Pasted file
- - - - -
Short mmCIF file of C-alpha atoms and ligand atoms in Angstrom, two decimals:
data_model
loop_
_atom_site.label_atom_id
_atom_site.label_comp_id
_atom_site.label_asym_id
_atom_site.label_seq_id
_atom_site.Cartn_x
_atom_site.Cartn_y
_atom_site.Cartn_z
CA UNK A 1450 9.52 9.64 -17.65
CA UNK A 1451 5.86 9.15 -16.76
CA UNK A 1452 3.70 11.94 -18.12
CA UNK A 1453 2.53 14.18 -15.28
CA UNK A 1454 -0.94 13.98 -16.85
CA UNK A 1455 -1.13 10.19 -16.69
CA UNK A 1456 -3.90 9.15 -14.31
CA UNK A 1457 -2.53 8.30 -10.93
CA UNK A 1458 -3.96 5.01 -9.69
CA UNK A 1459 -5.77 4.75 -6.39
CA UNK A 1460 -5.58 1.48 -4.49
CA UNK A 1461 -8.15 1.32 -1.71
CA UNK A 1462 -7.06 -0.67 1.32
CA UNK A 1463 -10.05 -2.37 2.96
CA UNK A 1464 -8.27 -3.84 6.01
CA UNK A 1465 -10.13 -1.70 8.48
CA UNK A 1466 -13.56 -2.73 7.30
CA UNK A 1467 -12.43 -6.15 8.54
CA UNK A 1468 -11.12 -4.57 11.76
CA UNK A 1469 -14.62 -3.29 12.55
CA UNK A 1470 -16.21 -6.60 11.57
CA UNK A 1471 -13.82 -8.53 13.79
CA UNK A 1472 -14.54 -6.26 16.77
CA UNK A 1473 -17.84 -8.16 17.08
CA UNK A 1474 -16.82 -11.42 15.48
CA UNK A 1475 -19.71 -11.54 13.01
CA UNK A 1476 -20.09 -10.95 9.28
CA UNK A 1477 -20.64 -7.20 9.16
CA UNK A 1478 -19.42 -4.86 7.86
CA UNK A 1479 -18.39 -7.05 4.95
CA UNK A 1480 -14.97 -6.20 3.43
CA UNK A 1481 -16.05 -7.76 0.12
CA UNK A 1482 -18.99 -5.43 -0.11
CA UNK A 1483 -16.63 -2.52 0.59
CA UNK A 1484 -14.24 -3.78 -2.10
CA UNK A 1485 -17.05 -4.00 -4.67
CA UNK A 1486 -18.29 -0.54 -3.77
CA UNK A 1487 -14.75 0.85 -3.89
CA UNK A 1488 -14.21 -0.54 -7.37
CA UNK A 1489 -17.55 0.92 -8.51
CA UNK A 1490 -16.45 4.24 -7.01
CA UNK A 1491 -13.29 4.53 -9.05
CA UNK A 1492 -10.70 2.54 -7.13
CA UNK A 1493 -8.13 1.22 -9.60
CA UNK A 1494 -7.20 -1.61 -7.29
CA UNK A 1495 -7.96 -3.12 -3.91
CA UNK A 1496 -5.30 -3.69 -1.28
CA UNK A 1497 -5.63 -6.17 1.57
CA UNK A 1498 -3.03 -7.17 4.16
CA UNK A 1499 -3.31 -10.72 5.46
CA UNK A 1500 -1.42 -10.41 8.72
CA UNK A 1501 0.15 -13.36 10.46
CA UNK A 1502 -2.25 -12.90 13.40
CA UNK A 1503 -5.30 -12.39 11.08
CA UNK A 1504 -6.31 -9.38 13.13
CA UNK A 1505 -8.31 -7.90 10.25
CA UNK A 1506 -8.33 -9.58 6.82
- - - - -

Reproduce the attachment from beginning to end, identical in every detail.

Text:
Short mmCIF file of C-alpha atoms and ligand atoms in Angstrom, two decimals:
data_model
loop_
_atom_site.label_atom_id
_atom_site.label_comp_id
_atom_site.label_asym_id
_atom_site.label_seq_id
_atom_site.Cartn_x
_atom_site.Cartn_y
_atom_site.Cartn_z
CA UNK A 1450 9.52 9.64 -17.65
CA UNK A 1451 5.86 9.15 -16.76
CA UNK A 1452 3.70 11.94 -18.12
CA UNK A 1453 2.53 14.18 -15.28
CA UNK A 1454 -0.94 13.98 -16.85
CA UNK A 1455 -1.13 10.19 -16.69
CA UNK A 1456 -3.90 9.15 -14.31
CA UNK A 1457 -2.53 8.30 -10.93
CA UNK A 1458 -3.96 5.01 -9.69
CA UNK A 1459 -5.77 4.75 -6.39
CA UNK A 1460 -5.58 1.48 -4.49
CA UNK A 1461 -8.15 1.32 -1.71
CA UNK A 1462 -7.06 -0.67 1.32
CA UNK A 1463 -10.05 -2.37 2.96
CA UNK A 1464 -8.27 -3.84 6.01
CA UNK A 1465 -10.13 -1.70 8.48
CA UNK A 1466 -13.56 -2.73 7.30
CA UNK A 1467 -12.43 -6.15 8.54
CA UNK A 1468 -11.12 -4.57 11.76
CA UNK A 1469 -14.62 -3.29 12.55
CA UNK A 1470 -16.21 -6.60 11.57
CA UNK A 1471 -13.82 -8.53 13.79
CA UNK A 1472 -14.54 -6.26 16.77
CA UNK A 1473 -17.84 -8.16 17.08
CA UNK A 1474 -16.82 -11.42 15.48
CA UNK A 1475 -19.71 -11.54 13.01
CA UNK A 1476 -20.09 -10.95 9.28
CA UNK A 1477 -20.64 -7.20 9.16
CA UNK A 1478 -19.42 -4.86 7.86
CA UNK A 1479 -18.39 -7.05 4.95
CA UNK A 1480 -14.97 -6.20 3.43
CA UNK A 1481 -16.05 -7.76 0.12
CA UNK A 1482 -18.99 -5.43 -0.11
CA UNK A 1483 -16.63 -2.52 0.59
CA UNK A 1484 -14.24 -3.78 -2.10
CA UNK A 1485 -17.05 -4.00 -4.67
CA UNK A 1486 -18.29 -0.54 -3.77
CA UNK A 1487 -14.75 0.85 -3.89
CA UNK A 1488 -14.21 -0.54 -7.37
CA UNK A 1489 -17.55 0.92 -8.51
CA UNK A 1490 -16.45 4.24 -7.01
CA UNK A 1491 -13.29 4.53 -9.05
CA UNK A 1492 -10.70 2.54 -7.13
CA UNK A 1493 -8.13 1.22 -9.60
CA UNK A 1494 -7.20 -1.61 -7.29
CA UNK A 1495 -7.96 -3.12 -3.91
CA UNK A 1496 -5.30 -3.69 -1.28
CA UNK A 1497 -5.63 -6.17 1.57
CA UNK A 1498 -3.03 -7.17 4.16
CA UNK A 1499 -3.31 -10.72 5.46
CA UNK A 1500 -1.42 -10.41 8.72
CA UNK A 1501 0.15 -13.36 10.46
CA UNK A 1502 -2.25 -12.90 13.40
CA UNK A 1503 -5.30 -12.39 11.08
CA UNK A 1504 -6.31 -9.38 13.13
CA UNK A 1505 -8.31 -7.90 10.25
CA UNK A 1506 -8.33 -9.58 6.82